After decades of disassociation from the effects of my childhood abuse, I started having flashbacks. That was nine months ago. At first, they were just images, memories that I saw but didn’t actually remember, then they became physical. I could feel them; sense them
I talked about them a little with my therapist, I mentioned them in passing to my family, and one friend saw me break down. In general, though, I have just dealt with them silently.
There is really no way to explain a flashback, its hold, or the aftermath, unless you have experienced it.
I wrote about my flashbacks for the first time this week, you can see my post here; since then, the mental and physical price I have paid for facing that part of my past has been intense.
It began that day as I was writing, re-reading, and proofing, I kept losing my breath. My throat would tighten and I would gasp for air. Tears fell easily and often for the majority of the day, and while they are lessening, they still flow. The headaches are insane, a throbbing that no amount of pain reliever can overcome. Finally, I’ve started having nightmares.
I don’t dream much anymore, once since I began therapy. In the past when I have dreamt, however, they are often reoccurring dreams. So far, I have had four nightmares, all conceptually similar to my reoccurring dreams, about both death and impending doom – which makes sense, given my abuse, and my grandfather’s suicide.
Therapy, recovery, healing – none of it is easy. There is no agenda, it is chaos and confusion, ups and downs, pain, reflection, realization, and growth. Sometimes acceptance shows up, sometimes not. I’ve come to realize acceptance is more than just admitting I was molested; it has to do with realizing there is no getting over this, that as strong as I am and as much as I want to never think about this again – healing means integration. It means learning to cope and balancing happiness with the loss. It means remembering and taking back control.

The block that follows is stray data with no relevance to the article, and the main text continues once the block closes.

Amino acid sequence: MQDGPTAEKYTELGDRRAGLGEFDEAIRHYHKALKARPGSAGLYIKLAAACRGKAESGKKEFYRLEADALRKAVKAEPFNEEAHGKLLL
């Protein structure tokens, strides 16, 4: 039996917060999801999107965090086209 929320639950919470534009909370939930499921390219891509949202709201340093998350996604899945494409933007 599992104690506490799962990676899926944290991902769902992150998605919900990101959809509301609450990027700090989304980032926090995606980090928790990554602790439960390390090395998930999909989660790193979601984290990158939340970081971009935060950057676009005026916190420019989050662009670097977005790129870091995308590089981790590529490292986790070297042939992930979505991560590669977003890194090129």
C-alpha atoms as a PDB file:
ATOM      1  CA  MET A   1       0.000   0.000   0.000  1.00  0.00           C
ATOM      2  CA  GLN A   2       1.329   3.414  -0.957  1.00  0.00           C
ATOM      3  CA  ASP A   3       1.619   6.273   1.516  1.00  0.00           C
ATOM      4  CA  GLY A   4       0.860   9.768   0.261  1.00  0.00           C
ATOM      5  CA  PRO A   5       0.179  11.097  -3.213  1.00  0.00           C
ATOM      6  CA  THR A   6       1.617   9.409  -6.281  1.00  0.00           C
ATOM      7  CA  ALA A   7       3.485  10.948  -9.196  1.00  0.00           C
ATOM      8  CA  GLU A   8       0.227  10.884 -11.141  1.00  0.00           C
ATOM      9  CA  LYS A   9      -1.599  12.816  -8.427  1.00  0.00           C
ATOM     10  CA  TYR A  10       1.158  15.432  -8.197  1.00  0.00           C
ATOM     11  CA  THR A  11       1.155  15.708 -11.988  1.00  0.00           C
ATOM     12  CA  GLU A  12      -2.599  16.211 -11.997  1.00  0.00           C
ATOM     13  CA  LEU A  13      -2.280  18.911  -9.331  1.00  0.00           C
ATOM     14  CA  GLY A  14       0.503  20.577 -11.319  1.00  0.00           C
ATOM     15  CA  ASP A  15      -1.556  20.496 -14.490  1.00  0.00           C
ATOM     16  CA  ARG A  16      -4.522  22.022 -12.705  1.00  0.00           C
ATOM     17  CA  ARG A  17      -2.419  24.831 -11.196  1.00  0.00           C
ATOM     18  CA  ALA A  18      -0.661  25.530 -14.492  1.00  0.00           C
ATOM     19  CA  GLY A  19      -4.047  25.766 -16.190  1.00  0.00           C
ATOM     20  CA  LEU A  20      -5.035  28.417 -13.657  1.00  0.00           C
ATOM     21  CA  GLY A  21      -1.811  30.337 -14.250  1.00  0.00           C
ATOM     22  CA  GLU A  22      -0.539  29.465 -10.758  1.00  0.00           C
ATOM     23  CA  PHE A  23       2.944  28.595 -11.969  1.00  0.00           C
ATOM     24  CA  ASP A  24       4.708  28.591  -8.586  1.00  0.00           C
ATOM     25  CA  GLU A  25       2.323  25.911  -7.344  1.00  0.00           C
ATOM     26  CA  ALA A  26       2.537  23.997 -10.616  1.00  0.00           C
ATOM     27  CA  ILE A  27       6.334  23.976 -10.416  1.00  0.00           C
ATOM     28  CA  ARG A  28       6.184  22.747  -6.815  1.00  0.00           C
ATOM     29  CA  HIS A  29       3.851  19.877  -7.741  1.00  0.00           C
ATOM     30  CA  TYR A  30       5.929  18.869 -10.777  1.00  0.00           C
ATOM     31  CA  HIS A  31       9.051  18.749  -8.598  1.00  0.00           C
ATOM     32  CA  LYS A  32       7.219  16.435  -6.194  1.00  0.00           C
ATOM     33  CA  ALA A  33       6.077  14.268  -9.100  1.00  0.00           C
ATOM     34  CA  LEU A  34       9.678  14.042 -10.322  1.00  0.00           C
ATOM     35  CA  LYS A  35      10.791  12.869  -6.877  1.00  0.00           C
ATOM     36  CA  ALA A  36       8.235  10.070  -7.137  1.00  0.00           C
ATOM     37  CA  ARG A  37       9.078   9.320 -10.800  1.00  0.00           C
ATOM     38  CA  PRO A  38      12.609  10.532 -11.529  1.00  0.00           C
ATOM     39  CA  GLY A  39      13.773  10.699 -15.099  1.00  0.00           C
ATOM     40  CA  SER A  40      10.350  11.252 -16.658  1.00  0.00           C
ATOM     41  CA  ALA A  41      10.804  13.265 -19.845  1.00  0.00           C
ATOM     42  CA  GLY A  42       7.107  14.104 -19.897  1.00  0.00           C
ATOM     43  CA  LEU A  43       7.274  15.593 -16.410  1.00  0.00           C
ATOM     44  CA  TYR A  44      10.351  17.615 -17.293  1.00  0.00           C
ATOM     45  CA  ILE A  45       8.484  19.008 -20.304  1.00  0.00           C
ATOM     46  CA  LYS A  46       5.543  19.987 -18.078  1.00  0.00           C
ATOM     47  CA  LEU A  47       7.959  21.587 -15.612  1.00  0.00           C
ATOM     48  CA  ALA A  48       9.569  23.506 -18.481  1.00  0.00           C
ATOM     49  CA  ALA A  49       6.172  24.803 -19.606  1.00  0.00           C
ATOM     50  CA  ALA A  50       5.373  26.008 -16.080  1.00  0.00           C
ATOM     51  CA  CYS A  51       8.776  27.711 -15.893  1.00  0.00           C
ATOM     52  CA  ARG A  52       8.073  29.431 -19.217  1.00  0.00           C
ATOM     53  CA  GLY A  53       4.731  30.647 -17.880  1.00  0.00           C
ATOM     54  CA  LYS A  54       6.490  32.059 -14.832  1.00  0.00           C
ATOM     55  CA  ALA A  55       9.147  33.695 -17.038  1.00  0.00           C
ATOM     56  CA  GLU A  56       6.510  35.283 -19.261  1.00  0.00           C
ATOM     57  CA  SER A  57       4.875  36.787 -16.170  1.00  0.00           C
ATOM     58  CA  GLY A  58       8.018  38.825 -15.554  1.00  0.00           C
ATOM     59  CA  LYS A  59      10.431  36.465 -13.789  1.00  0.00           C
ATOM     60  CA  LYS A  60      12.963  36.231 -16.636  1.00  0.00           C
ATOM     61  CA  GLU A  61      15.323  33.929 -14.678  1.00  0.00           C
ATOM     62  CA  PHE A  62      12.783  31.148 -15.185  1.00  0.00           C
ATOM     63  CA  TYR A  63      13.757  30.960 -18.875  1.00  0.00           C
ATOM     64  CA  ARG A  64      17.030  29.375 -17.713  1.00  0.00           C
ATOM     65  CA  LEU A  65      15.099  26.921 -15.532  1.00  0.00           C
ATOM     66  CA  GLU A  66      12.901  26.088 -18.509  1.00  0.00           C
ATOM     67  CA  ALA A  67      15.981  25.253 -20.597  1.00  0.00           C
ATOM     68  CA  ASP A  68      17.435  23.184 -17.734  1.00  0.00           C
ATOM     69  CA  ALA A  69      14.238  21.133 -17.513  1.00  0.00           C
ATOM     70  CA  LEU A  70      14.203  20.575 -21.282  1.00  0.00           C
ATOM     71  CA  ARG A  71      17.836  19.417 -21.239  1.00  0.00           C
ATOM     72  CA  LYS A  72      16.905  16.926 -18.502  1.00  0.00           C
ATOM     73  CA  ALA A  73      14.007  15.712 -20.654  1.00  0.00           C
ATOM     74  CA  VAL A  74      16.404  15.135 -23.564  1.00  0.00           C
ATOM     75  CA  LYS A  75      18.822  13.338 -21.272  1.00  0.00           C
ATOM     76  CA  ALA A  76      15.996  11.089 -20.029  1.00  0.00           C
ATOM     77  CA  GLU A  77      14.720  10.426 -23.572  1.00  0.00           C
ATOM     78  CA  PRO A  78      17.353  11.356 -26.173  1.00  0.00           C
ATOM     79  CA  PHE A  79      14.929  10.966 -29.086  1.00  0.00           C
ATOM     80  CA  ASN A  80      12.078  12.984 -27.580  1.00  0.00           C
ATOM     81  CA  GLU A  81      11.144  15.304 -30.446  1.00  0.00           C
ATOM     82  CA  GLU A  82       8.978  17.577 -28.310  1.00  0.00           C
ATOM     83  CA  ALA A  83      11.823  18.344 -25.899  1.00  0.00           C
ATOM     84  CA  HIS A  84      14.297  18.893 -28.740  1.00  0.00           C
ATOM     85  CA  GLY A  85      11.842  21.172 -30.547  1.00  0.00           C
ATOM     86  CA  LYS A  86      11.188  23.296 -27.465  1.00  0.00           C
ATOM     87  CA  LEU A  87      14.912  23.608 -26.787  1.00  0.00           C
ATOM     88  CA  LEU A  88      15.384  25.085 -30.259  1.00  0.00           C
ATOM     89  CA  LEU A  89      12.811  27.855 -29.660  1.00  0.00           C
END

One of my biggest struggles as I face my childhood has been keeping up with all the curve balls my mind and body keep throwing at me. And I’m finding that the reality of dealing with trauma, the reality of living with complex PTSD, is that it hurts, a lot. It is hard, and it just is not fair
I am also realizing that this recent cycle of grief that I have just experienced only lasted 6 weeks before lightening up enough for me to gain perspective. That may seem like a long time to someone who has never experienced trauma, or symptoms of CPTSD, but for me, it is a major improvement. My crisis stage was 4 months long.
Healing is cyclical. It’s more than sitting with a therapist once a week, writing in a journal, or sharing my story. It is about learning how to feel again, reconnecting to my body, recognizing, listening to, and comforting my inner self, leaning to cope with triggers, flashbacks, nightmares, and anxiety. It is about learning who I am.
I did not ask to be this strong.
Some days are such a struggle.
This will not be for nothing.
I will overcome this.
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